You should do your research to know who your ideal customer is today, and what they want. How have their views, needs, desires, preferences changed? Market research is key. This will help you see your potential clients as they are—not as you wish them to be. Ensure that the profile for your ideal customer and buyer personas are accurate and updated to reflect the new circumstance you now live in.
2. Assess Your Situation—Honestly
Assess your business to know what of value you can deliver to the market. Then, double-check to make sure that you aren’t just breathing your own exhaust. For instance:
- What are the stated goals of your business versus the actual results?
- What are you advertising your target clients versus what you can actually deliver?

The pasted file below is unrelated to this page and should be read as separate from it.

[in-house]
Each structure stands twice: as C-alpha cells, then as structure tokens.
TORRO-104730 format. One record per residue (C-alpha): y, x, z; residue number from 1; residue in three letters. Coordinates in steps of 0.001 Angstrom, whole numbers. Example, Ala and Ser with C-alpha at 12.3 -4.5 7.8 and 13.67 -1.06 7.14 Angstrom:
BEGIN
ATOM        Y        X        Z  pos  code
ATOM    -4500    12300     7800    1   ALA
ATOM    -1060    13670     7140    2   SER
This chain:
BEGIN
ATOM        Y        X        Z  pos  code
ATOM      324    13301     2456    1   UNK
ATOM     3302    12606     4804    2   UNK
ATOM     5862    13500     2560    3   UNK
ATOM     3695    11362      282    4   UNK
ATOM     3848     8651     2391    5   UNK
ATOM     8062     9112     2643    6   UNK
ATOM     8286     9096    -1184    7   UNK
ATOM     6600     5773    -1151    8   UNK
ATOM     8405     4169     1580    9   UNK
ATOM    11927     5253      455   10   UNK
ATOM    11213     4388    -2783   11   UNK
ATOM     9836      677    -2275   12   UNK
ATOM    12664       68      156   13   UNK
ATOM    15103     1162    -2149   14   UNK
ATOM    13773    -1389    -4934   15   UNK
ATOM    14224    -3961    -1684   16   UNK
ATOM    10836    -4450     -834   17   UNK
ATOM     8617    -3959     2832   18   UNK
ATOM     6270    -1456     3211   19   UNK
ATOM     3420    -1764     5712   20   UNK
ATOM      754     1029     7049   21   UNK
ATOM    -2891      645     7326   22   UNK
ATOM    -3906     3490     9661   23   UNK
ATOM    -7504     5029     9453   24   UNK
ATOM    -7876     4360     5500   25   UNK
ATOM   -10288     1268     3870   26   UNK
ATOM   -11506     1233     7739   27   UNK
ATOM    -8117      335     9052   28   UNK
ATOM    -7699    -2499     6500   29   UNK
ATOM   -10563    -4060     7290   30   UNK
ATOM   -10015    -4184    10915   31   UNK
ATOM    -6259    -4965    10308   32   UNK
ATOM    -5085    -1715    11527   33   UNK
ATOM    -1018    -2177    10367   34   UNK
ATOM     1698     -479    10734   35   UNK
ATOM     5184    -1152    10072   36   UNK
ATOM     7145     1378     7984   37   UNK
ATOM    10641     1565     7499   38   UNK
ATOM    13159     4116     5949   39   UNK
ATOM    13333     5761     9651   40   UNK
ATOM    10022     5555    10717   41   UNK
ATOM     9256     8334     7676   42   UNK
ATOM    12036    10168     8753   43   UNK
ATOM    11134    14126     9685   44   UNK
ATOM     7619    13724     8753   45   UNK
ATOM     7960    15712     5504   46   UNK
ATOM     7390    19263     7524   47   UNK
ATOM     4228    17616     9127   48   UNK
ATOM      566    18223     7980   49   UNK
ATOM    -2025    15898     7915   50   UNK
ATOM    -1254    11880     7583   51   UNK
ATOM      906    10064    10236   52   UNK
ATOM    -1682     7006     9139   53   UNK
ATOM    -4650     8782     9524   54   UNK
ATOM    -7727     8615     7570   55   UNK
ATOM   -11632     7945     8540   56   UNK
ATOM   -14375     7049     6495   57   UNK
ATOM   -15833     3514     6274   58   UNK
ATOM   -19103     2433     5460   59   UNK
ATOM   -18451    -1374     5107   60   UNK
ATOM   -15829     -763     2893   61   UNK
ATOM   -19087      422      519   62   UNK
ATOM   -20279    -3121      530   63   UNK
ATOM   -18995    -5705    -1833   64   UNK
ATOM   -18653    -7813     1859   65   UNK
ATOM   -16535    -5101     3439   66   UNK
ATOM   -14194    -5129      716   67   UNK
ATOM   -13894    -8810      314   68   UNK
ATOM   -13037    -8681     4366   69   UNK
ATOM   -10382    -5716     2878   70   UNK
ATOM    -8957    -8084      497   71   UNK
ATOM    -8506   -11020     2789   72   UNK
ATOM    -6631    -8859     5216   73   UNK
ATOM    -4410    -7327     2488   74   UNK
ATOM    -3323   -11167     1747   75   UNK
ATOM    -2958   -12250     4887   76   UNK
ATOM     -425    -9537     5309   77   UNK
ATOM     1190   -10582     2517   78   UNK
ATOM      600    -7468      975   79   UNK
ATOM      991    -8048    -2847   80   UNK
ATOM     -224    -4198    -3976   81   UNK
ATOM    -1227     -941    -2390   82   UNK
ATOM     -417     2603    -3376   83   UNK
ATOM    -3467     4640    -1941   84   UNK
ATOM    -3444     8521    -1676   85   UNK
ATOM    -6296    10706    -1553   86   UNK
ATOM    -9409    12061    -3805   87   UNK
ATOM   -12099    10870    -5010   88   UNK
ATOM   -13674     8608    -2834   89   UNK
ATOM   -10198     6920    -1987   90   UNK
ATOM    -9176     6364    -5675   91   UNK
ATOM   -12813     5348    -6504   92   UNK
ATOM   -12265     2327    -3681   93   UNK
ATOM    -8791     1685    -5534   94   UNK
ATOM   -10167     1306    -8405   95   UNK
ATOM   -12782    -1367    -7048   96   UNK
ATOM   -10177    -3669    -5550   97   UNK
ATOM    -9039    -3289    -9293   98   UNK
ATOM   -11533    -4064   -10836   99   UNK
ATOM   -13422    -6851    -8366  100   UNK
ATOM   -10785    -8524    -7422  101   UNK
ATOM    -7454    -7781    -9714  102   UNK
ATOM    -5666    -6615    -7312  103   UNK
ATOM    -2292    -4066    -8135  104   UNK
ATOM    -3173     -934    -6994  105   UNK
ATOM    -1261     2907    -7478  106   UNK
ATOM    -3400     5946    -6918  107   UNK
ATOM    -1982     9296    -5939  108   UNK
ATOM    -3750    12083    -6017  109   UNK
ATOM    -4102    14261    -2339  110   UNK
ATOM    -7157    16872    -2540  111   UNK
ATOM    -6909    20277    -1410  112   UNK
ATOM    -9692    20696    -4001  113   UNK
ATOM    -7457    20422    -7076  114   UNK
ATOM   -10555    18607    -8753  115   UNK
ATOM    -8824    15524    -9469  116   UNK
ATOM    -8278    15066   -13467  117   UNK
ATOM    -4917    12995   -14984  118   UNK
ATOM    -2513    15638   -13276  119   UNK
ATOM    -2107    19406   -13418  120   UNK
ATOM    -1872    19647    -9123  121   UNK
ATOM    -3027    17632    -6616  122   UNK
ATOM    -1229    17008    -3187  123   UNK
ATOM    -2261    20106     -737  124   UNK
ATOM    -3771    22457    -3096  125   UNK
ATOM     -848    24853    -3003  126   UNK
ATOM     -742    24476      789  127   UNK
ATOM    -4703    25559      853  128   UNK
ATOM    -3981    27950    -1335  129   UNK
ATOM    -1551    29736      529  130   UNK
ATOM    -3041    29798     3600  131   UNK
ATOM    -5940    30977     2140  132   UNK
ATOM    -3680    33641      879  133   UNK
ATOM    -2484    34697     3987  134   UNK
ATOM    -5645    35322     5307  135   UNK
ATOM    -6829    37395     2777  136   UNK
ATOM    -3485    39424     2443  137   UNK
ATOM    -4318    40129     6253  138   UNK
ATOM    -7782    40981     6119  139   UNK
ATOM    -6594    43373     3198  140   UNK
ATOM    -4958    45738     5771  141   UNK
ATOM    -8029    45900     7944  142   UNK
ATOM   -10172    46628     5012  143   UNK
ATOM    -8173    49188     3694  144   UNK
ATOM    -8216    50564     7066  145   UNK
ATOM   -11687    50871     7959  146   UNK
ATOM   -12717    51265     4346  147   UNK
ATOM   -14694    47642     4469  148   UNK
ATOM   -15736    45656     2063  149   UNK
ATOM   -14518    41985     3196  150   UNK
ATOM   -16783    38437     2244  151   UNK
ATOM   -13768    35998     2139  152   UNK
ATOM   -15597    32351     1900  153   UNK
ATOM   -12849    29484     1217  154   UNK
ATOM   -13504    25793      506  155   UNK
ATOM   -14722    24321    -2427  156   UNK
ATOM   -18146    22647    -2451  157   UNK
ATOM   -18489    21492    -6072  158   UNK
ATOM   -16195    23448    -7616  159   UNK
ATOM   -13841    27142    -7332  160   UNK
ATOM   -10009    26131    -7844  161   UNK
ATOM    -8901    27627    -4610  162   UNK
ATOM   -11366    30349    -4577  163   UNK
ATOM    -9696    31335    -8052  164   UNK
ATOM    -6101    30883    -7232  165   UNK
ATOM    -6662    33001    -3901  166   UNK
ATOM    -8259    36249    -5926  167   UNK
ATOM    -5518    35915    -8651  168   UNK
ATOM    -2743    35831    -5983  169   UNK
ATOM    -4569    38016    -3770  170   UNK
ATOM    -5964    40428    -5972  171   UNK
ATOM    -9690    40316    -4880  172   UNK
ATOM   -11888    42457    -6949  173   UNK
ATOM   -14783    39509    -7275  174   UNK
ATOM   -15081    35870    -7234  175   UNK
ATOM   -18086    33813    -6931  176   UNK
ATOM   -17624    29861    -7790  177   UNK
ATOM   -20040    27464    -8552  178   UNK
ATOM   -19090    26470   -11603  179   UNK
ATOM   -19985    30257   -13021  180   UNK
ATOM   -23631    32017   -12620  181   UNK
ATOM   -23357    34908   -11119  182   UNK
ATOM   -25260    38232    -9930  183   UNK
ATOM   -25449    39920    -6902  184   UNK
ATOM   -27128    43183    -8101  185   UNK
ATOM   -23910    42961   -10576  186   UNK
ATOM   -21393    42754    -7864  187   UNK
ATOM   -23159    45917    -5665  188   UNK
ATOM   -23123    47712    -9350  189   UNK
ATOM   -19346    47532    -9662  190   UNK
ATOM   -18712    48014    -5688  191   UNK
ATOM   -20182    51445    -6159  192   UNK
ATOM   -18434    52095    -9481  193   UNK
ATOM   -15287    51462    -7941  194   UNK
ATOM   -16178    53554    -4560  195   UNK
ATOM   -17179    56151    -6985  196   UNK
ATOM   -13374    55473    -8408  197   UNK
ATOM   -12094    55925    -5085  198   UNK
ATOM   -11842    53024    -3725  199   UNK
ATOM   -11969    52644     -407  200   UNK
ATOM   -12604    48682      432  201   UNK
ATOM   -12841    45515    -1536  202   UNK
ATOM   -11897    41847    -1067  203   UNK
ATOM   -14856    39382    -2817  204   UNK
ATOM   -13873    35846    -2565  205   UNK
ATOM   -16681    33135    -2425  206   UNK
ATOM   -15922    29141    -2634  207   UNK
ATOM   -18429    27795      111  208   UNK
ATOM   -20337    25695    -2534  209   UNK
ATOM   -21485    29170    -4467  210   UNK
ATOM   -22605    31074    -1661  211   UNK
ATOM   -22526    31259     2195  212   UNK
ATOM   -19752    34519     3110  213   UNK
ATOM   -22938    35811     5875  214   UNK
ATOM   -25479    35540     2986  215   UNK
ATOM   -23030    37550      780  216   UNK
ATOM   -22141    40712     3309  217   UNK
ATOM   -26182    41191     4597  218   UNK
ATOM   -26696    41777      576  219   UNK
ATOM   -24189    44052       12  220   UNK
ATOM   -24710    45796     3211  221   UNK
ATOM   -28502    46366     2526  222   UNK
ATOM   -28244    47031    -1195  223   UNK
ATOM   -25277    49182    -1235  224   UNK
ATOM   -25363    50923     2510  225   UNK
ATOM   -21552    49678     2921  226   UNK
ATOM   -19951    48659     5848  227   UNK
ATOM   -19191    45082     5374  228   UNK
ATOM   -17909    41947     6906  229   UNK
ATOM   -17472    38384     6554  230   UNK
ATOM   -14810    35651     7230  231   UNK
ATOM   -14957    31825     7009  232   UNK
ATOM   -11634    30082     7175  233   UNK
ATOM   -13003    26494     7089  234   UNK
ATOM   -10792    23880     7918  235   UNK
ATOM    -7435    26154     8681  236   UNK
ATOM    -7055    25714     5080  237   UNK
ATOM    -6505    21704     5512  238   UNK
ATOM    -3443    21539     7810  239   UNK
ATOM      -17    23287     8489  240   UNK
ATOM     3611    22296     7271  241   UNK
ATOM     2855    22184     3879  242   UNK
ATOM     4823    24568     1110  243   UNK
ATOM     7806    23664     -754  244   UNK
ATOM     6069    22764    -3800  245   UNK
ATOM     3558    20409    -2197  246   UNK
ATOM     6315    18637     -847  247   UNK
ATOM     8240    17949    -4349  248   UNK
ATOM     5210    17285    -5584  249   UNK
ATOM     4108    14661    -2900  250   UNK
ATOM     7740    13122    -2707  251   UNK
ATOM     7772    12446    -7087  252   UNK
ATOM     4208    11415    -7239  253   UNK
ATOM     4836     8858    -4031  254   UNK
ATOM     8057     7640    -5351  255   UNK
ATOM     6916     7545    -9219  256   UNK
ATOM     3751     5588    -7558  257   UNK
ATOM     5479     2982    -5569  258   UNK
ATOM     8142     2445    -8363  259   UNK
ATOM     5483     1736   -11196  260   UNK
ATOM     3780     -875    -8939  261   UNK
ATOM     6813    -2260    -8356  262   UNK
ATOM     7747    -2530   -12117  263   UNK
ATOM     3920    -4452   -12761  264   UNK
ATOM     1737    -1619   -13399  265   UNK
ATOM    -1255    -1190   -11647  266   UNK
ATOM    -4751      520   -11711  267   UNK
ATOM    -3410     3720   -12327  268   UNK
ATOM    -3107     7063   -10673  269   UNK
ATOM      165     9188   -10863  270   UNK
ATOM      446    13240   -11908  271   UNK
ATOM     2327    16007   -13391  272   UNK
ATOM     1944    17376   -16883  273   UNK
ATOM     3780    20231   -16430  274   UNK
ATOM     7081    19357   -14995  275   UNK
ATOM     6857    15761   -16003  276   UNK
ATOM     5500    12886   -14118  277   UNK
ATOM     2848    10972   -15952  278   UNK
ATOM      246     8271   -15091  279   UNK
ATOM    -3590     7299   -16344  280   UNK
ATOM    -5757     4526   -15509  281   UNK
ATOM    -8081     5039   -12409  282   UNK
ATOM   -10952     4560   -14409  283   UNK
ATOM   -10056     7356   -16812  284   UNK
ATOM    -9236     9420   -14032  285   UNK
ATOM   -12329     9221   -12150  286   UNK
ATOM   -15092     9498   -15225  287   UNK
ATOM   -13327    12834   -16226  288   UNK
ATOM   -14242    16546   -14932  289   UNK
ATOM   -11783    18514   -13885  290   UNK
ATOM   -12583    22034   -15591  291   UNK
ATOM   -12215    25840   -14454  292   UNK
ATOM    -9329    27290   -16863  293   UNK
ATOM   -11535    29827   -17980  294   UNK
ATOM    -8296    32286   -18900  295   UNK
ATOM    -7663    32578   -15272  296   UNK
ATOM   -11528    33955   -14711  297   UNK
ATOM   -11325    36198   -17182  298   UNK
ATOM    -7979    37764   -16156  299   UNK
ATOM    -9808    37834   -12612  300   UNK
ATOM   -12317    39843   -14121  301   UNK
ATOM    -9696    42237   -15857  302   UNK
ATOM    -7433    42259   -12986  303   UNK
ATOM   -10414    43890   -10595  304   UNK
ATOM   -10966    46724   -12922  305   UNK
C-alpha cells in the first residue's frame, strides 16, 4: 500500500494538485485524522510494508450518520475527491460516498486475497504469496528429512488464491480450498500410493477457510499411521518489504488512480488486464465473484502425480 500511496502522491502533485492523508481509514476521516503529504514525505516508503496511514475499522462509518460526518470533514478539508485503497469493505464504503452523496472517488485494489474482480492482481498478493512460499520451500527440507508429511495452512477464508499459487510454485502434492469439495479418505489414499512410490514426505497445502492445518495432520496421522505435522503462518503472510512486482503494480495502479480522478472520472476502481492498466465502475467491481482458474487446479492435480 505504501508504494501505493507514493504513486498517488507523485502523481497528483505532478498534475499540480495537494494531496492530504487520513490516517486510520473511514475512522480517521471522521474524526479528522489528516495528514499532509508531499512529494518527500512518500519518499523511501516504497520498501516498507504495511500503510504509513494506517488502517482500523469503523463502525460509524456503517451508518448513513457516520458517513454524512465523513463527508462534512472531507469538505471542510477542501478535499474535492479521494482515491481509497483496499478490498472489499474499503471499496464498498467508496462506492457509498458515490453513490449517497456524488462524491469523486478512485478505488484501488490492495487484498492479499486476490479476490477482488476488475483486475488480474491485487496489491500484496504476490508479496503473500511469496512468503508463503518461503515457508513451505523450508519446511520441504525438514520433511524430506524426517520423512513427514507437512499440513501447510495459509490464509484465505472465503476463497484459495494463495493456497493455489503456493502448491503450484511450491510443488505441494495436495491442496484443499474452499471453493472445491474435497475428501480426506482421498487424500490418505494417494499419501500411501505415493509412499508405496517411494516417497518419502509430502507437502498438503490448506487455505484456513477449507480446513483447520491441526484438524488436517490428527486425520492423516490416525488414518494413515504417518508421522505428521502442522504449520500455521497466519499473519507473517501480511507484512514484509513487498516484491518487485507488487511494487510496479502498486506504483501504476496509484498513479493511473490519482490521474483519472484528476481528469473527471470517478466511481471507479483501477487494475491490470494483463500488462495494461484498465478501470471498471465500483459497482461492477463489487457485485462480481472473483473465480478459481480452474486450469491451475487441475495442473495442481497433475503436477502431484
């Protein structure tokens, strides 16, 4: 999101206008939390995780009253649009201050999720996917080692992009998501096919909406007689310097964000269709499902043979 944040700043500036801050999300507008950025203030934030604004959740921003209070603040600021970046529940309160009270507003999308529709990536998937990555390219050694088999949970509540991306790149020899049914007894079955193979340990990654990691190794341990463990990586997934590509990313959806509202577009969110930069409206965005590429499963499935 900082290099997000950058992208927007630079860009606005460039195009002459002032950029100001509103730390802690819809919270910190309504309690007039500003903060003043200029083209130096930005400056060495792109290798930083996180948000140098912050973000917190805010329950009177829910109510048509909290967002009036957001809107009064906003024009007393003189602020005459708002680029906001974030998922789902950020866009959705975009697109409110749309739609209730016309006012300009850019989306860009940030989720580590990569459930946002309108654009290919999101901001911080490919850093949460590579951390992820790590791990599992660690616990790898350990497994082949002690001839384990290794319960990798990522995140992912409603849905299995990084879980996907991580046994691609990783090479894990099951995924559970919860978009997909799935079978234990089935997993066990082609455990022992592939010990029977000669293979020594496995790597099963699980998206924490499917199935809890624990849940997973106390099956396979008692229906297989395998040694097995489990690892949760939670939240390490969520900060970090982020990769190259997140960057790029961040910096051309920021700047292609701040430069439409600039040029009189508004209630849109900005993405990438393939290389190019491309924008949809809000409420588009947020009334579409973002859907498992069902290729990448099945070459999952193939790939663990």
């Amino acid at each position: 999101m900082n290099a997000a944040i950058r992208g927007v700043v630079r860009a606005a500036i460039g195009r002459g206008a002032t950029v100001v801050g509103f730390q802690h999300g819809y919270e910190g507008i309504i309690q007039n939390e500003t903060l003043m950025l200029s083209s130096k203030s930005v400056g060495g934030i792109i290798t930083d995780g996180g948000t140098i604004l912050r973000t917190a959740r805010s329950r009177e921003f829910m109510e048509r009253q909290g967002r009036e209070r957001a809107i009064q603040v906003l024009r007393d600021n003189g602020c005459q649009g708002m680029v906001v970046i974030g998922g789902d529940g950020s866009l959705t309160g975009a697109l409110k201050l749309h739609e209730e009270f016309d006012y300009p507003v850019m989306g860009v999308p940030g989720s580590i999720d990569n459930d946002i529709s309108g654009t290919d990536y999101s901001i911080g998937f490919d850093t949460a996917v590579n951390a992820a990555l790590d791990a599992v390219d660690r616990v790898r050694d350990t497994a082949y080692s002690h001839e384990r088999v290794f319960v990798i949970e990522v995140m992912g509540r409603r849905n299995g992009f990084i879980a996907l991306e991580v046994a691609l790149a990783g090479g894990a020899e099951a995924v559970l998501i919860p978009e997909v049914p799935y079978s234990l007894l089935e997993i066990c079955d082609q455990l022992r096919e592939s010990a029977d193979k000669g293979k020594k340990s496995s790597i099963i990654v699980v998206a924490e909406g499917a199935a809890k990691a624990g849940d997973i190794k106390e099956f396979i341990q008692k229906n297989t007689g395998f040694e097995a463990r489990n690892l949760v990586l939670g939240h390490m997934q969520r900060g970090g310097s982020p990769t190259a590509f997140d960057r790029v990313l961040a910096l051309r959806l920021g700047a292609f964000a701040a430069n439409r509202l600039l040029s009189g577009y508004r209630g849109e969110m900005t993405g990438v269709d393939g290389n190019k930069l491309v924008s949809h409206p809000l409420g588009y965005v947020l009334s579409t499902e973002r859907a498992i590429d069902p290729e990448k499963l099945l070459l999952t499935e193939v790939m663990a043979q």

- What is your ambition for expansion versus your quantifiable investment in organic growth?
When you truly understand these things, you will validate your sales and marketing strategy. You’ll also have a deeper understanding of what will have to be transformed to achieve the desired results.
3. Evaluate Your Capabilities and Resources—Realistically.
Assessing your current resources will help you develop a strategy that you can execute. Otherwise, you’ll end up with a strategy that you can’t implement because you don’t have the required resources.
What talent can you access? What team training can you leverage? Ensure that your sales team has the necessary knowledge and skills and your marketing team has a deep understanding of your products. Perform a health check on your digital marketing and ensure that you’re effectively engaging your target audience.
Inventorying your capabilities is vital in helping you develop a relevant and successful sales and marketing strategy. If you are a small or medium-sized business, it’s critical to document what your sales staff will do to help you achieve your business goals. Assess whether their sales techniques and approach align with your business needs.